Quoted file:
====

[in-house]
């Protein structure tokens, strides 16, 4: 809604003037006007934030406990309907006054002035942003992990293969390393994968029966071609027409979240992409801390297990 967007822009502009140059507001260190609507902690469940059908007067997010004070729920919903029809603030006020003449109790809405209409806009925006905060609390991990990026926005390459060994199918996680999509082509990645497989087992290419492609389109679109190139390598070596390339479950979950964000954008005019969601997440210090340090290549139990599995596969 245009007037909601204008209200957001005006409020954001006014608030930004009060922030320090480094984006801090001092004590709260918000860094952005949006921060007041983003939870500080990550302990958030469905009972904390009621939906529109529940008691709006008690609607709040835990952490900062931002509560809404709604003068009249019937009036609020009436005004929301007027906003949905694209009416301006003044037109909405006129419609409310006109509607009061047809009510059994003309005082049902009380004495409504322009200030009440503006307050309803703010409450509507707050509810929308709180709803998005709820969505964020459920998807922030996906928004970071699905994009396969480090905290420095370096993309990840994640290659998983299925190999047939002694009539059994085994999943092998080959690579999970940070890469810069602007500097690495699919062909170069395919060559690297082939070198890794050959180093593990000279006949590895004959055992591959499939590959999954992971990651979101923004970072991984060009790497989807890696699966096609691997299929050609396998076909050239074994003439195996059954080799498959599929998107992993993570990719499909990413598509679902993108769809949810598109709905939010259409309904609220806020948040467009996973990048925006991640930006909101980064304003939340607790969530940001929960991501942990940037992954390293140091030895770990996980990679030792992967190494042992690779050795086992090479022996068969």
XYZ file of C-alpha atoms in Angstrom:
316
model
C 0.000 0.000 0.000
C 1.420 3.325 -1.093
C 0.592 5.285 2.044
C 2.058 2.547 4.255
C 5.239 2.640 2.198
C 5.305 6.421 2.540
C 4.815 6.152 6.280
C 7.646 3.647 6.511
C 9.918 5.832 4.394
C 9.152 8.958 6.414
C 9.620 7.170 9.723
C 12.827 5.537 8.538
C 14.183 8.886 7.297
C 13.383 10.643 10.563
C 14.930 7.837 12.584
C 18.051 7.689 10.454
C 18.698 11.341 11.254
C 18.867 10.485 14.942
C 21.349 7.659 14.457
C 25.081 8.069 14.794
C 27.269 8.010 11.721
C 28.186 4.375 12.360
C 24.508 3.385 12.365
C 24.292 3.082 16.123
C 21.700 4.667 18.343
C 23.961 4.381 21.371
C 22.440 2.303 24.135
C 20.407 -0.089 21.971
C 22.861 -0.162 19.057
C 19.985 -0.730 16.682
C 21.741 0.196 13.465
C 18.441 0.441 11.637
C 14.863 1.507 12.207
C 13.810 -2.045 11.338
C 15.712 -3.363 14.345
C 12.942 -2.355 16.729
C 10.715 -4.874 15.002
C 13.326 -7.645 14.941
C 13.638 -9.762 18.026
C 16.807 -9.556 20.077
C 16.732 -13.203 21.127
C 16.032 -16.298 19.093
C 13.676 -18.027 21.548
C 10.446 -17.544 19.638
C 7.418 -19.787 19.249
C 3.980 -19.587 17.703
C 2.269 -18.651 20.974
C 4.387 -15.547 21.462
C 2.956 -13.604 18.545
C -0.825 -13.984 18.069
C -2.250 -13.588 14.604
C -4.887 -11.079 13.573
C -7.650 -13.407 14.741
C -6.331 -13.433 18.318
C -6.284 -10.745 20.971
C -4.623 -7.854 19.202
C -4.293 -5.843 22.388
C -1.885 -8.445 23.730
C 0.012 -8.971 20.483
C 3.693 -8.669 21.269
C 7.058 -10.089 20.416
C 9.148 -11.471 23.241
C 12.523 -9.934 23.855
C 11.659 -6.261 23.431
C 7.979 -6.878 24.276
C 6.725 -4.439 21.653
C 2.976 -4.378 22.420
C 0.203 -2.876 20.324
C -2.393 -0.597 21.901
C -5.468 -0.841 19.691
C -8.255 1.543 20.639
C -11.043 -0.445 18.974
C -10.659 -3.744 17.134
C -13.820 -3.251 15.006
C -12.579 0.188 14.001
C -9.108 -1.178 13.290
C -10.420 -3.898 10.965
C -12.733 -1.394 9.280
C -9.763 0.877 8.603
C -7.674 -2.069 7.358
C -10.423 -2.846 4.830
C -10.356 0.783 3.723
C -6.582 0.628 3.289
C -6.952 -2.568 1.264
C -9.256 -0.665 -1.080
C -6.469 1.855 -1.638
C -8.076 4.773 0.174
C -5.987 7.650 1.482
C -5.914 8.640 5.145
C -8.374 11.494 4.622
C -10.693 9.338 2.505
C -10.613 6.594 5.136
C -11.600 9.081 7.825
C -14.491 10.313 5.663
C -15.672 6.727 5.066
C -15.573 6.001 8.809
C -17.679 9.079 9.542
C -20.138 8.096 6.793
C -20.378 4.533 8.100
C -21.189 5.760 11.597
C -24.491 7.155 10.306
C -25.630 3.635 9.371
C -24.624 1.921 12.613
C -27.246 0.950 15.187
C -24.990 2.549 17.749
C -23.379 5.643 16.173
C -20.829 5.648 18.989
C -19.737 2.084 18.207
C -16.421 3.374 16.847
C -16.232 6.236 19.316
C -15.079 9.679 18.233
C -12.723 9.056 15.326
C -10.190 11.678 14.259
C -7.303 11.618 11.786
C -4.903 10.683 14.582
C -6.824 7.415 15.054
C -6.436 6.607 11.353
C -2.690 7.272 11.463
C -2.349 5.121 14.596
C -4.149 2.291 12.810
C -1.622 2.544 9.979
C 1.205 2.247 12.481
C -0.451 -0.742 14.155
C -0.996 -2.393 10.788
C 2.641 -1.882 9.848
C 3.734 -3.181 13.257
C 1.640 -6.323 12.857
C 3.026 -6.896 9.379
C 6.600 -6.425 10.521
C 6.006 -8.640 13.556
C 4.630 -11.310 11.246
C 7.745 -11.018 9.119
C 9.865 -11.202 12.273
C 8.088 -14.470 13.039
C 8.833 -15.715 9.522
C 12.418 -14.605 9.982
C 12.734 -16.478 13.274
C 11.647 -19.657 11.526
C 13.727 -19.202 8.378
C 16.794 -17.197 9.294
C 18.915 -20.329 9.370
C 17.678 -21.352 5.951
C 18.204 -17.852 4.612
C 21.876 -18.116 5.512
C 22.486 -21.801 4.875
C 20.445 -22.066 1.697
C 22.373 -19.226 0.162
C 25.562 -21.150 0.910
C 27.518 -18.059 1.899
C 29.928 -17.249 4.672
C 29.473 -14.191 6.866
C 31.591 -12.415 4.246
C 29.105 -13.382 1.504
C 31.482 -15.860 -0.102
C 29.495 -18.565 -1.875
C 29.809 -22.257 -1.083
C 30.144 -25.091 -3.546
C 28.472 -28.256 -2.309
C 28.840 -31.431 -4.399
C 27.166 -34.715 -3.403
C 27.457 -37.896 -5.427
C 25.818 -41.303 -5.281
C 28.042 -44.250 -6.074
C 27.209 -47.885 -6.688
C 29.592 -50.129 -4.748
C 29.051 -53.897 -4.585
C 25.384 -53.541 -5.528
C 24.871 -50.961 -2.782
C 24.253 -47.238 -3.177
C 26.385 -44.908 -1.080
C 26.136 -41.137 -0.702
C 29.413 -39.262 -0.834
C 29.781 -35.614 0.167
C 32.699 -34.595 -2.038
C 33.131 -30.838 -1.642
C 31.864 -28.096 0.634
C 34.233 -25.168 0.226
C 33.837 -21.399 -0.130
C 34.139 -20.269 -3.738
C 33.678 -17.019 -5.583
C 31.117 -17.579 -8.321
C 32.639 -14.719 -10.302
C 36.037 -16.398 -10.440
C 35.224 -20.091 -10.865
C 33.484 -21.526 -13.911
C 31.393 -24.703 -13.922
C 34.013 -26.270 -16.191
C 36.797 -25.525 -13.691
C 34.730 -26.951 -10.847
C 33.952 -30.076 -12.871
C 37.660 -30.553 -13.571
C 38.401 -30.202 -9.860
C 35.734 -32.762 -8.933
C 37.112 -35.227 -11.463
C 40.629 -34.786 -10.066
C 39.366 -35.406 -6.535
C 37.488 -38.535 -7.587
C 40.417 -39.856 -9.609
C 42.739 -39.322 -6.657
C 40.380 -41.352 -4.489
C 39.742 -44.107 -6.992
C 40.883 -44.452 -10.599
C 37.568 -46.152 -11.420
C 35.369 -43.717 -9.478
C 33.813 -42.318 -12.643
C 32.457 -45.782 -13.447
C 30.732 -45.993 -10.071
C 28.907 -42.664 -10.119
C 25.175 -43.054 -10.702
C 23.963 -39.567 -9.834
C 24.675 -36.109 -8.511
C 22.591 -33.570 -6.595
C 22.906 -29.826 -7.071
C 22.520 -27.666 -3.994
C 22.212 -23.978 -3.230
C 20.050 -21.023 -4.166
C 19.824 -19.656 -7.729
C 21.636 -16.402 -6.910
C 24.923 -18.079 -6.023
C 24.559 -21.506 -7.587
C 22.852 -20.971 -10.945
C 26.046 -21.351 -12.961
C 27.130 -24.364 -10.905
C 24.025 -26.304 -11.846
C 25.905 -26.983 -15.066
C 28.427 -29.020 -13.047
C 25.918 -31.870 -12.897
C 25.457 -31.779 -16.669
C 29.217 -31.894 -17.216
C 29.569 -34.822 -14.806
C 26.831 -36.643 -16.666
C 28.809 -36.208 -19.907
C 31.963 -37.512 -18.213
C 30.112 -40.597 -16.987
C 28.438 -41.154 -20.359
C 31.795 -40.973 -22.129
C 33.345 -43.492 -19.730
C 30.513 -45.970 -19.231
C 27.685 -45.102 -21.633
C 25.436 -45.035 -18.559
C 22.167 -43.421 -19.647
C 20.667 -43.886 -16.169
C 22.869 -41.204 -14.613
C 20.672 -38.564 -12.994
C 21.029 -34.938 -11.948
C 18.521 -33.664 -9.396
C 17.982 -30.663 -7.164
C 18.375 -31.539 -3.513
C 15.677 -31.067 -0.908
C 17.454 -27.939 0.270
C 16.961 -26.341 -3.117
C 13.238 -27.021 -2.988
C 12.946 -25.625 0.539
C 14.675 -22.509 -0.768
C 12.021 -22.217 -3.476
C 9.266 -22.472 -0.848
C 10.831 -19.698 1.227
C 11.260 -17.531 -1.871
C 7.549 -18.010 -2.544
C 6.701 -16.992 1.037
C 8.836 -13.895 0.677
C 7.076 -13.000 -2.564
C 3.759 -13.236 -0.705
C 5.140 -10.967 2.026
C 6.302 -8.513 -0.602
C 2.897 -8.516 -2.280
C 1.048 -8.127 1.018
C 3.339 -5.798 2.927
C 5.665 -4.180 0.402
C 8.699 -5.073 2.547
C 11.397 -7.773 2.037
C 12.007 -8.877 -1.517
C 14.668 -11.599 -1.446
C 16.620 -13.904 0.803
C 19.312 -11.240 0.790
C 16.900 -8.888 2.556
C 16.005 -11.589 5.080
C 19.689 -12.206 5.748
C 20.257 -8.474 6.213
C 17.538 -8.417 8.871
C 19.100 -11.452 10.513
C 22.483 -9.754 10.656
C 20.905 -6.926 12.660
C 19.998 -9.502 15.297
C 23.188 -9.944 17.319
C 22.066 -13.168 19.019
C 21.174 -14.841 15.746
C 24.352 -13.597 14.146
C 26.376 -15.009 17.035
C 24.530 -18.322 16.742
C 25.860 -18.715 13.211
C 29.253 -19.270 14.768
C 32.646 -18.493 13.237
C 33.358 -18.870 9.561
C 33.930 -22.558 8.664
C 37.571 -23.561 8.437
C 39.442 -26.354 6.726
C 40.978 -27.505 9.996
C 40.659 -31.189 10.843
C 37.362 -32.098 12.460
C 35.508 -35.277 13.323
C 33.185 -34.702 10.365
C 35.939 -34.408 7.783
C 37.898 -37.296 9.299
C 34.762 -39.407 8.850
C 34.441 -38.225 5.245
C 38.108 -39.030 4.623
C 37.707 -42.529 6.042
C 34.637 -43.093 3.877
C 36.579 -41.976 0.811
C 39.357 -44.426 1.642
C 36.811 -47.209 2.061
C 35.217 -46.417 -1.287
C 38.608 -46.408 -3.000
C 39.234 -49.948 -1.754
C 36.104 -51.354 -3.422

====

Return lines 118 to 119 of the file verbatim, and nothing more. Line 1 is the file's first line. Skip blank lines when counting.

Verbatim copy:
C -10.190 11.678 14.259
C -7.303 11.618 11.786